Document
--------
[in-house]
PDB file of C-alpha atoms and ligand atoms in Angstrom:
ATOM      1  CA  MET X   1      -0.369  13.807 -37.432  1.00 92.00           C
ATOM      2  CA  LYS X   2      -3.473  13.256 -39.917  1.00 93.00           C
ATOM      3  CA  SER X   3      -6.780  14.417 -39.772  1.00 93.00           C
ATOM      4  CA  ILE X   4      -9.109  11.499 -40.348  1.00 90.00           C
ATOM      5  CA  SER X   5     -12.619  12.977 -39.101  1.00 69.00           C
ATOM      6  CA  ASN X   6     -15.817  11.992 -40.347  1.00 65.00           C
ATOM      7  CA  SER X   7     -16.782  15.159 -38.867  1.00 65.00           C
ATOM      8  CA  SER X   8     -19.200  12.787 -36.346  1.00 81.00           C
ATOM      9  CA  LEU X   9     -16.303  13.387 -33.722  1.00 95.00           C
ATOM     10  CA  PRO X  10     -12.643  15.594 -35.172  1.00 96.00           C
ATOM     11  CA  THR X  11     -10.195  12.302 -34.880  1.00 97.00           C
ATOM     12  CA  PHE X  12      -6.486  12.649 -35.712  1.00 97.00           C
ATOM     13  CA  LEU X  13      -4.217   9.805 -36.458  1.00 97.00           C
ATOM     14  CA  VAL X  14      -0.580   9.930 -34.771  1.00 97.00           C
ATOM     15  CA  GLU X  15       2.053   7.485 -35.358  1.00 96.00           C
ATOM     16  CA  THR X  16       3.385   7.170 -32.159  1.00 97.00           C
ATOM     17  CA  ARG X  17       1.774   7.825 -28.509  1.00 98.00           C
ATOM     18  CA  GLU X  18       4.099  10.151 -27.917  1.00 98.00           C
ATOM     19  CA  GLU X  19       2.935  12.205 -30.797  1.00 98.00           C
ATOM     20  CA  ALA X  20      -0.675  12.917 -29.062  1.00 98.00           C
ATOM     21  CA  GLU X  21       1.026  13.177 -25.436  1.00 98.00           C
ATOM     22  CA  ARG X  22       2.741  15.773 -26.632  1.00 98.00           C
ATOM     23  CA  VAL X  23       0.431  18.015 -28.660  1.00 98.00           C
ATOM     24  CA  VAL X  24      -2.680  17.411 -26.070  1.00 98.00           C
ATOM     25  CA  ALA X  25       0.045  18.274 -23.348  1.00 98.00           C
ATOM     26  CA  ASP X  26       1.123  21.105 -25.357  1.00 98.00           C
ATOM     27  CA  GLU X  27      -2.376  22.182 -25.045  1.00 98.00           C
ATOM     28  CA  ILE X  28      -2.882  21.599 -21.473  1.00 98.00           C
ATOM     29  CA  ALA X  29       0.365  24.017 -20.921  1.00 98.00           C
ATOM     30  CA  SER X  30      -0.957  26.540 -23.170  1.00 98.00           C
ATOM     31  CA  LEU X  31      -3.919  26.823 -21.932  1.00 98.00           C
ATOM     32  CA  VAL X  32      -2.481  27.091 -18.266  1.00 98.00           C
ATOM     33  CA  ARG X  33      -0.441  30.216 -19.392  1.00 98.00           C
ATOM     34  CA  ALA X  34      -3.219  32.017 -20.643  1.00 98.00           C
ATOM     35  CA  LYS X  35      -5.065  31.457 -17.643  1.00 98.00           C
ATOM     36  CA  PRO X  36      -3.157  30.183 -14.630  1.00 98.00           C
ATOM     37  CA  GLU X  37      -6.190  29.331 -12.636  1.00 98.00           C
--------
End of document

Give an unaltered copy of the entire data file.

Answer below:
[in-house]
PDB file of C-alpha atoms and ligand atoms in Angstrom:
ATOM      1  CA  MET X   1      -0.369  13.807 -37.432  1.00 92.00           C
ATOM      2  CA  LYS X   2      -3.473  13.256 -39.917  1.00 93.00           C
ATOM      3  CA  SER X   3      -6.780  14.417 -39.772  1.00 93.00           C
ATOM      4  CA  ILE X   4      -9.109  11.499 -40.348  1.00 90.00           C
ATOM      5  CA  SER X   5     -12.619  12.977 -39.101  1.00 69.00           C
ATOM      6  CA  ASN X   6     -15.817  11.992 -40.347  1.00 65.00           C
ATOM      7  CA  SER X   7     -16.782  15.159 -38.867  1.00 65.00           C
ATOM      8  CA  SER X   8     -19.200  12.787 -36.346  1.00 81.00           C
ATOM      9  CA  LEU X   9     -16.303  13.387 -33.722  1.00 95.00           C
ATOM     10  CA  PRO X  10     -12.643  15.594 -35.172  1.00 96.00           C
ATOM     11  CA  THR X  11     -10.195  12.302 -34.880  1.00 97.00           C
ATOM     12  CA  PHE X  12      -6.486  12.649 -35.712  1.00 97.00           C
ATOM     13  CA  LEU X  13      -4.217   9.805 -36.458  1.00 97.00           C
ATOM     14  CA  VAL X  14      -0.580   9.930 -34.771  1.00 97.00           C
ATOM     15  CA  GLU X  15       2.053   7.485 -35.358  1.00 96.00           C
ATOM     16  CA  THR X  16       3.385   7.170 -32.159  1.00 97.00           C
ATOM     17  CA  ARG X  17       1.774   7.825 -28.509  1.00 98.00           C
ATOM     18  CA  GLU X  18       4.099  10.151 -27.917  1.00 98.00           C
ATOM     19  CA  GLU X  19       2.935  12.205 -30.797  1.00 98.00           C
ATOM     20  CA  ALA X  20      -0.675  12.917 -29.062  1.00 98.00           C
ATOM     21  CA  GLU X  21       1.026  13.177 -25.436  1.00 98.00           C
ATOM     22  CA  ARG X  22       2.741  15.773 -26.632  1.00 98.00           C
ATOM     23  CA  VAL X  23       0.431  18.015 -28.660  1.00 98.00           C
ATOM     24  CA  VAL X  24      -2.680  17.411 -26.070  1.00 98.00           C
ATOM     25  CA  ALA X  25       0.045  18.274 -23.348  1.00 98.00           C
ATOM     26  CA  ASP X  26       1.123  21.105 -25.357  1.00 98.00           C
ATOM     27  CA  GLU X  27      -2.376  22.182 -25.045  1.00 98.00           C
ATOM     28  CA  ILE X  28      -2.882  21.599 -21.473  1.00 98.00           C
ATOM     29  CA  ALA X  29       0.365  24.017 -20.921  1.00 98.00           C
ATOM     30  CA  SER X  30      -0.957  26.540 -23.170  1.00 98.00           C
ATOM     31  CA  LEU X  31      -3.919  26.823 -21.932  1.00 98.00           C
ATOM     32  CA  VAL X  32      -2.481  27.091 -18.266  1.00 98.00           C
ATOM     33  CA  ARG X  33      -0.441  30.216 -19.392  1.00 98.00           C
ATOM     34  CA  ALA X  34      -3.219  32.017 -20.643  1.00 98.00           C
ATOM     35  CA  LYS X  35      -5.065  31.457 -17.643  1.00 98.00           C
ATOM     36  CA  PRO X  36      -3.157  30.183 -14.630  1.00 98.00           C
ATOM     37  CA  GLU X  37      -6.190  29.331 -12.636  1.00 98.00           C